Protesters flung red paint and eggs as a Dutch ship finally entered a Polish port on Sunday to offer abortion advice to the staunchly Roman Catholic country's women.
A Polish church leader said the ship wanted to "kill Poles"
The arrival of the Women on Waves ship, which had originally hoped to dock on Friday night, has caused a storm of controversy.
Anti-abortion campaigners say the ship is trying to import a banned abortion pill into Poland.
The port chief in Wladyslawowo, north of Gdansk, said the Langenort had not received permission to dock and could still be asked to leave.
"If someone does not respect our regulations, they have to be aware of the consequences," Kazimierz Undro told the Polish news agency PAP.
Women on Waves earlier complained that they were initially kept out of the port on the pretext of poor weather and said the port authorities had failed to provide a promised pilot to bring the ship in.
About 200 young protesters, said to be mainly Polish nationalists, pelted the Langenort with paint and eggs from a pier.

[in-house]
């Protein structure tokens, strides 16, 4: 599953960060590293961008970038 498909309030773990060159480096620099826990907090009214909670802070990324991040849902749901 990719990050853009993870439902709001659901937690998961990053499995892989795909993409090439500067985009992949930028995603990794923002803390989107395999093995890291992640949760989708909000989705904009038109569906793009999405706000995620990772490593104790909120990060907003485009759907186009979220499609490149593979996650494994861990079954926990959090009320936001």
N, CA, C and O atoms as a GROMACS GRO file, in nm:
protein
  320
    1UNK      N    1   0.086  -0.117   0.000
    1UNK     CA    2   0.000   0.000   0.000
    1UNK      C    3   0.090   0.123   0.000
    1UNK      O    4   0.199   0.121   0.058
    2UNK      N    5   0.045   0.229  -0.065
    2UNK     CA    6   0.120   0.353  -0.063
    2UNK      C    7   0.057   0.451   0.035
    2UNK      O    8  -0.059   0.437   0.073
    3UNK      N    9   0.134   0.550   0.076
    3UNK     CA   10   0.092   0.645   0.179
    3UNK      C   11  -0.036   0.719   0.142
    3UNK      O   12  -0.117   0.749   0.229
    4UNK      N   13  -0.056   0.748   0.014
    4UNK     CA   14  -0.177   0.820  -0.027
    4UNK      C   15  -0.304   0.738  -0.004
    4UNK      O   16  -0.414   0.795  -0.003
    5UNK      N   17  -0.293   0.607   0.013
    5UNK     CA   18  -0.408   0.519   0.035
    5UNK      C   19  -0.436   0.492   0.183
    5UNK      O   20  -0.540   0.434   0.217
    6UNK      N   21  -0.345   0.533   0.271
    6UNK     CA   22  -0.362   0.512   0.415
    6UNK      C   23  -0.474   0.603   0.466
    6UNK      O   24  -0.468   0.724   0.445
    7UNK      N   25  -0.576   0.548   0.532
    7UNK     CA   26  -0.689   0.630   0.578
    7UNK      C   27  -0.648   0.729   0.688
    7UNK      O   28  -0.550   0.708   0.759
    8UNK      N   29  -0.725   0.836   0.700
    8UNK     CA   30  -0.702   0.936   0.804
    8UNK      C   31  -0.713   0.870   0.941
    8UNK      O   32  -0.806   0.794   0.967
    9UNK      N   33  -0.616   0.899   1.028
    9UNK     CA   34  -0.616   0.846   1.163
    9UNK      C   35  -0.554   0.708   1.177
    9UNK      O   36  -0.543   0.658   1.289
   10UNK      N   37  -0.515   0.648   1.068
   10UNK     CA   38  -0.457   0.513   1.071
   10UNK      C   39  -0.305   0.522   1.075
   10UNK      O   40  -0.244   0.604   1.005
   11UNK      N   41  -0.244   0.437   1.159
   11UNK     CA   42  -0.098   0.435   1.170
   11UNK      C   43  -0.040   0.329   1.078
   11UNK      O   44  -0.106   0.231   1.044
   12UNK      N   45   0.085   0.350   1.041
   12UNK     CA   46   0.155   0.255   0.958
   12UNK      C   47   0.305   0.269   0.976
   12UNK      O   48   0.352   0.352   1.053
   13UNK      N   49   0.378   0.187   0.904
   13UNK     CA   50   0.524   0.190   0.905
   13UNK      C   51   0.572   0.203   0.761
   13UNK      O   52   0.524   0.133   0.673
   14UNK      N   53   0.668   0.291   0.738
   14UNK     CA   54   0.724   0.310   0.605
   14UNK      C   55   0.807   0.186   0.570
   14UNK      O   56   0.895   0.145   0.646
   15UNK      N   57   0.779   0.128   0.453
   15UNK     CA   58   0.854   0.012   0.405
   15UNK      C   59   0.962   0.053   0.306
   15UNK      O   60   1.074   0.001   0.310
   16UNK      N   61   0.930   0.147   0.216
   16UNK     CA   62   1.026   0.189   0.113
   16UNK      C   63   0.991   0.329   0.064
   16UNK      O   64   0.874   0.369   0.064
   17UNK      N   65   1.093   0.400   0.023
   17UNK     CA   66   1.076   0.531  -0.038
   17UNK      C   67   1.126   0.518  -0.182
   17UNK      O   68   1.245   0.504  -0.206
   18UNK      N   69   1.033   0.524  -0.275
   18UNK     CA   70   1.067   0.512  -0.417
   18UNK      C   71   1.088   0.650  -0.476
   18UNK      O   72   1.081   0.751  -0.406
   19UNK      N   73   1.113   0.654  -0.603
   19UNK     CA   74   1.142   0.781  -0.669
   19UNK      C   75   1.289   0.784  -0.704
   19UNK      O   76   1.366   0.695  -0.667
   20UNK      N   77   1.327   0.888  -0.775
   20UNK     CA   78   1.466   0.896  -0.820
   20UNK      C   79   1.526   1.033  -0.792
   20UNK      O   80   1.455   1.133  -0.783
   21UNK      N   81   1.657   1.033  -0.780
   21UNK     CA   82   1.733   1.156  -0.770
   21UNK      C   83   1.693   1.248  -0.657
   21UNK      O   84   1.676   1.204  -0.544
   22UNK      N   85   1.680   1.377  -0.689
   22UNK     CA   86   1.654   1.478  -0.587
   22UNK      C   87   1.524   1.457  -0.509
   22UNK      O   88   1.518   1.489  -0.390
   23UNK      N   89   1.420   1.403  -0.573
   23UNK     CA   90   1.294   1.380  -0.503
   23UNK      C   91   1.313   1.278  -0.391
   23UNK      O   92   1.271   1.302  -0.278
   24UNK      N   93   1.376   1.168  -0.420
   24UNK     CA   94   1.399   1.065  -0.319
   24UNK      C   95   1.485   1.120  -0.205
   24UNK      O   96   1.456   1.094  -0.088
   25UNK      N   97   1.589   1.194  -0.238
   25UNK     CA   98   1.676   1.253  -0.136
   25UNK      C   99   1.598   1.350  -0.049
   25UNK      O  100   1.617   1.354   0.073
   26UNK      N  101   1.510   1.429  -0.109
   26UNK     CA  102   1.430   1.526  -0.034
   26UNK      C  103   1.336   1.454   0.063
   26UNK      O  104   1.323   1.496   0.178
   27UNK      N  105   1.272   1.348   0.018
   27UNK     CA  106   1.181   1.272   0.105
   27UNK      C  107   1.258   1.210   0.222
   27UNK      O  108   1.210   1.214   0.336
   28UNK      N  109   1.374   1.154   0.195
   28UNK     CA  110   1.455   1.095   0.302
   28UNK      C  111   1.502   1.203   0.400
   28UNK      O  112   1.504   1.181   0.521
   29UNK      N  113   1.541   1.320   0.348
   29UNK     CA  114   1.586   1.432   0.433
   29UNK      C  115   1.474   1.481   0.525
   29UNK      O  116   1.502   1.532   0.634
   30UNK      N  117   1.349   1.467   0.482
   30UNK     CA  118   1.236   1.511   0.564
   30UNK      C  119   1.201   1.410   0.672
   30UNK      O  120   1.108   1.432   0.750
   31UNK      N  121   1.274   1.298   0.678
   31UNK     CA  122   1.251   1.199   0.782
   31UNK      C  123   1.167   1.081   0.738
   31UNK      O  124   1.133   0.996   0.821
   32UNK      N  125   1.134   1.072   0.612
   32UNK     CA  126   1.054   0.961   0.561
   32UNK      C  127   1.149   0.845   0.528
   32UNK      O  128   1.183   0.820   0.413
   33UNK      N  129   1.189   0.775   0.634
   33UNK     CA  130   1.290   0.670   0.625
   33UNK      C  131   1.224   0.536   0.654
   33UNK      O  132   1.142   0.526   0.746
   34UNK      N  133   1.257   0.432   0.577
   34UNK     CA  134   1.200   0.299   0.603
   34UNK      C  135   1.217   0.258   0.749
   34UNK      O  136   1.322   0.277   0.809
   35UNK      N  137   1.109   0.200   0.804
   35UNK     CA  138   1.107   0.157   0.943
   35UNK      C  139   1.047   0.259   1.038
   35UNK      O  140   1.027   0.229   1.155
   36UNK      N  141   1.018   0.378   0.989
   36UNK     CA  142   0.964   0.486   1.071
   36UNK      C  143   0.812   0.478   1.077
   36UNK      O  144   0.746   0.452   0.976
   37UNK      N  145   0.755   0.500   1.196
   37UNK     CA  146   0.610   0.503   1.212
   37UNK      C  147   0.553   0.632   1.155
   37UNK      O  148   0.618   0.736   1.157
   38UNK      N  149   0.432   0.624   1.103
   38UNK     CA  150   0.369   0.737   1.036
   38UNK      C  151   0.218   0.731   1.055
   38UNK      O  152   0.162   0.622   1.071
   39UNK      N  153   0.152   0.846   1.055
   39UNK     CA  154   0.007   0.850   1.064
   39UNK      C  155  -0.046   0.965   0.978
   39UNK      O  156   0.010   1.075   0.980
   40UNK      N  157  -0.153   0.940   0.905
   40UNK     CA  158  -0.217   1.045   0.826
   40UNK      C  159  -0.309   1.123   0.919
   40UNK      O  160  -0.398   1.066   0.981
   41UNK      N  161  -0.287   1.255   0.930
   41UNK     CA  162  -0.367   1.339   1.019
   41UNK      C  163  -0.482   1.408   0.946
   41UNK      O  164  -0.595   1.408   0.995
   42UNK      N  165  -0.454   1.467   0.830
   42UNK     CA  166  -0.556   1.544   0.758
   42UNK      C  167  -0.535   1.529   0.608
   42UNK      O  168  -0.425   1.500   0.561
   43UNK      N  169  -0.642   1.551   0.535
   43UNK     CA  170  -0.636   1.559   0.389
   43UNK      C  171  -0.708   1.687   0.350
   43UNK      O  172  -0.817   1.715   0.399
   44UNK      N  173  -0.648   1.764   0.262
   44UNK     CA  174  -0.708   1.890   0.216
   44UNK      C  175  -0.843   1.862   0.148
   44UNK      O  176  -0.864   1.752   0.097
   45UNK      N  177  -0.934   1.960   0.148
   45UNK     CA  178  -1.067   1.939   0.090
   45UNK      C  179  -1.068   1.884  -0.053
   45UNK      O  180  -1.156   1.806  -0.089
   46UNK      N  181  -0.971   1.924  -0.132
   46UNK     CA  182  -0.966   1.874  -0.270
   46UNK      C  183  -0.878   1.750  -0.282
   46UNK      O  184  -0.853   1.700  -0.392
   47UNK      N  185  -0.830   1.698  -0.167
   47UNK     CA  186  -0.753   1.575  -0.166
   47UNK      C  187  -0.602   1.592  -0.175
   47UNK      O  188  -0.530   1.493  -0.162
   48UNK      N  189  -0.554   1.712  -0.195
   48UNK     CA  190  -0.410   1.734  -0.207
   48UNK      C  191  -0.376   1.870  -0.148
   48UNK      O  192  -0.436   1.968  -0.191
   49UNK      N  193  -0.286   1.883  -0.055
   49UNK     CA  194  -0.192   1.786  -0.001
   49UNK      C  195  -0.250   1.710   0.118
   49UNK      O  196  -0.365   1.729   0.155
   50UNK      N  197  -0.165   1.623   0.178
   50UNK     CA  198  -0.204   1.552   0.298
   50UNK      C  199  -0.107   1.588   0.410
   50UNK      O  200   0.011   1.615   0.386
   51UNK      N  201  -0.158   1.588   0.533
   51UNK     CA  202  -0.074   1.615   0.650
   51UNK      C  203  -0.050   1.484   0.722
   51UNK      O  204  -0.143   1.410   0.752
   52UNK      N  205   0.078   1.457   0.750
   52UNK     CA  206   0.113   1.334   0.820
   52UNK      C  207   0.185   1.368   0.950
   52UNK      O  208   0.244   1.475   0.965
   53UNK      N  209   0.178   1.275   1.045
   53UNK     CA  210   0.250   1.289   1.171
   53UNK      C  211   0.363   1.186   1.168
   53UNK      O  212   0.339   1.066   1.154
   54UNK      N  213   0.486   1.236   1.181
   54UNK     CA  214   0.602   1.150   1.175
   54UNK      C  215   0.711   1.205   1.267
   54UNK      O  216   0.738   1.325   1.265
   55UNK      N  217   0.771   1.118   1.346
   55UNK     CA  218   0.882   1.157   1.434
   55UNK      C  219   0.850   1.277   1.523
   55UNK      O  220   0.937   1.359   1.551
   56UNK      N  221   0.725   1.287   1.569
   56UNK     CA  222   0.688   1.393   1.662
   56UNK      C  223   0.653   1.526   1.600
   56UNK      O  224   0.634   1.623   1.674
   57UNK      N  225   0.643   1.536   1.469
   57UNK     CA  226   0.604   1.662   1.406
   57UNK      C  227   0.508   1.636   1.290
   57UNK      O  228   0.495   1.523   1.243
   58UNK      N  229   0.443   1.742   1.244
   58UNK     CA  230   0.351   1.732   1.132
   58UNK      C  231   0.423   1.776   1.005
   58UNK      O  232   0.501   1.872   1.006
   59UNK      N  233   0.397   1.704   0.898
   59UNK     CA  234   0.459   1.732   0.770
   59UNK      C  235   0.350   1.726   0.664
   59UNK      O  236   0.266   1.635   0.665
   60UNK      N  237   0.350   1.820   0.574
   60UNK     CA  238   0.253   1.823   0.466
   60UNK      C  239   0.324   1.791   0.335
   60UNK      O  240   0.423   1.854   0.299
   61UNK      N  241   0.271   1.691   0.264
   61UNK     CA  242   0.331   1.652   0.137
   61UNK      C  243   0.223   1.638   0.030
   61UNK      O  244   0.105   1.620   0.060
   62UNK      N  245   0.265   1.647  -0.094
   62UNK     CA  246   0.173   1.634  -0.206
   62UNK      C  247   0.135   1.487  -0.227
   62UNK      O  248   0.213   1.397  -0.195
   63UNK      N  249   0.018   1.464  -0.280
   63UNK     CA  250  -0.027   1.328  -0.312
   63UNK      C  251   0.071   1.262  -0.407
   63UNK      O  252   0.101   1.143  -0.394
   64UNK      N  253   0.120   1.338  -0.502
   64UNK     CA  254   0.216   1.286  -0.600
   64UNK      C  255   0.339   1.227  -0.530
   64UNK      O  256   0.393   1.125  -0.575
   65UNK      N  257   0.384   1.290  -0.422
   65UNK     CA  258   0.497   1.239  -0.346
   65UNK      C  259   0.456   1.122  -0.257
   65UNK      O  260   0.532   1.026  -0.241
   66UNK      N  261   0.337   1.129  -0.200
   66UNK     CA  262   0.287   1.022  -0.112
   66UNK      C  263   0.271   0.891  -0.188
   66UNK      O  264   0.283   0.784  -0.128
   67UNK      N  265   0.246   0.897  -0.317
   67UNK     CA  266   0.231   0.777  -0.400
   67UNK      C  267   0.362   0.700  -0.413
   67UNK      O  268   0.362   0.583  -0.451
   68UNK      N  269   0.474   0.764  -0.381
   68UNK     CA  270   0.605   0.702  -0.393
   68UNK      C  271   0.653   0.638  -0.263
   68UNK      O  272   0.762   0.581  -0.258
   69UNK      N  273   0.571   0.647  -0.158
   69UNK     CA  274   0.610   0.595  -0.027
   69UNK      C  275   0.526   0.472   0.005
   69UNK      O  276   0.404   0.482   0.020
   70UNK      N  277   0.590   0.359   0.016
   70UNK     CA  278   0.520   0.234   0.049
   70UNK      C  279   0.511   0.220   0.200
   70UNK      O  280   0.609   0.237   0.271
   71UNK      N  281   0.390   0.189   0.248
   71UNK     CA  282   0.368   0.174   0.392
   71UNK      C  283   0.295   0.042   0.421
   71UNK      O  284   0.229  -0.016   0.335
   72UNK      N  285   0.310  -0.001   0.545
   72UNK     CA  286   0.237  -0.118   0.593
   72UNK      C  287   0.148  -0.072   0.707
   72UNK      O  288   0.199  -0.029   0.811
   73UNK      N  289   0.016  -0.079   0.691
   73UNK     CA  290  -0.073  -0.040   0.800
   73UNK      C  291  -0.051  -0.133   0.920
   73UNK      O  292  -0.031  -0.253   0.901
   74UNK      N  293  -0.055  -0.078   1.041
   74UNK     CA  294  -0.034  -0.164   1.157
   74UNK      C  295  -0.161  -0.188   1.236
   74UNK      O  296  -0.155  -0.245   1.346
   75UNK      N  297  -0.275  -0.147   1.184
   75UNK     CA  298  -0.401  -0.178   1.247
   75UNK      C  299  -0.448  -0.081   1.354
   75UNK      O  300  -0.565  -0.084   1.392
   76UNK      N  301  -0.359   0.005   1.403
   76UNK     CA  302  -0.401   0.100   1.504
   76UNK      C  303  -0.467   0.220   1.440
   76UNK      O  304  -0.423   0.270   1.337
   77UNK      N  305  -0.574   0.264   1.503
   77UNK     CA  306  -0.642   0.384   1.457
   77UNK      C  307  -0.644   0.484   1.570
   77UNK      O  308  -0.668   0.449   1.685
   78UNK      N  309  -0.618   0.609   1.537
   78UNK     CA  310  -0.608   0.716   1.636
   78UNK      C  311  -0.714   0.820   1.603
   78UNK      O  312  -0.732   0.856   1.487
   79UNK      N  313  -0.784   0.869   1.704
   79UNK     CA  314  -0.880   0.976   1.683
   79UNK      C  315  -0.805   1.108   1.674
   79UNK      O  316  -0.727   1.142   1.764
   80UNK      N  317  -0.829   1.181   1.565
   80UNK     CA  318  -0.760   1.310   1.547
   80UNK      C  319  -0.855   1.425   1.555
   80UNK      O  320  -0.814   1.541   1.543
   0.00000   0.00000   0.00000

Women on Waves uses the ship to offer the abortion pill to pregnant women in countries where abortion is illegal.
It docks in international waters and members of Women on Waves offer advice and treatment to women who come on board.
The floating clinic, which is licensed by the Dutch Government, was invited to Poland by local women's rights groups.
On board are two doctors and a nurse who are able to provide counselling, contraceptives and the abortion pill to women no more than six and a half weeks pregnant.
To circumvent strict Polish anti-abortion laws, the group plans to take women aboard and sail 20 kilometres (12 miles) out into international waters to administer the pills.
'Hospital of death'
It is up against fierce opposition from Polish anti-abortion groups and nationalist political parties, who have dubbed the ship "the hospital of death".
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The Archbishop of Gdansk, Tadeusz Goclowski, has described the boat's mission as an attempt
to "kill Poles."
Abortion has been illegal in Poland since 1993.
It is only allowed in cases of rape or where the health of the mother or embryo is in danger.
Many Poles look to the Polish Pope, John Paul II, as the highest moral authority.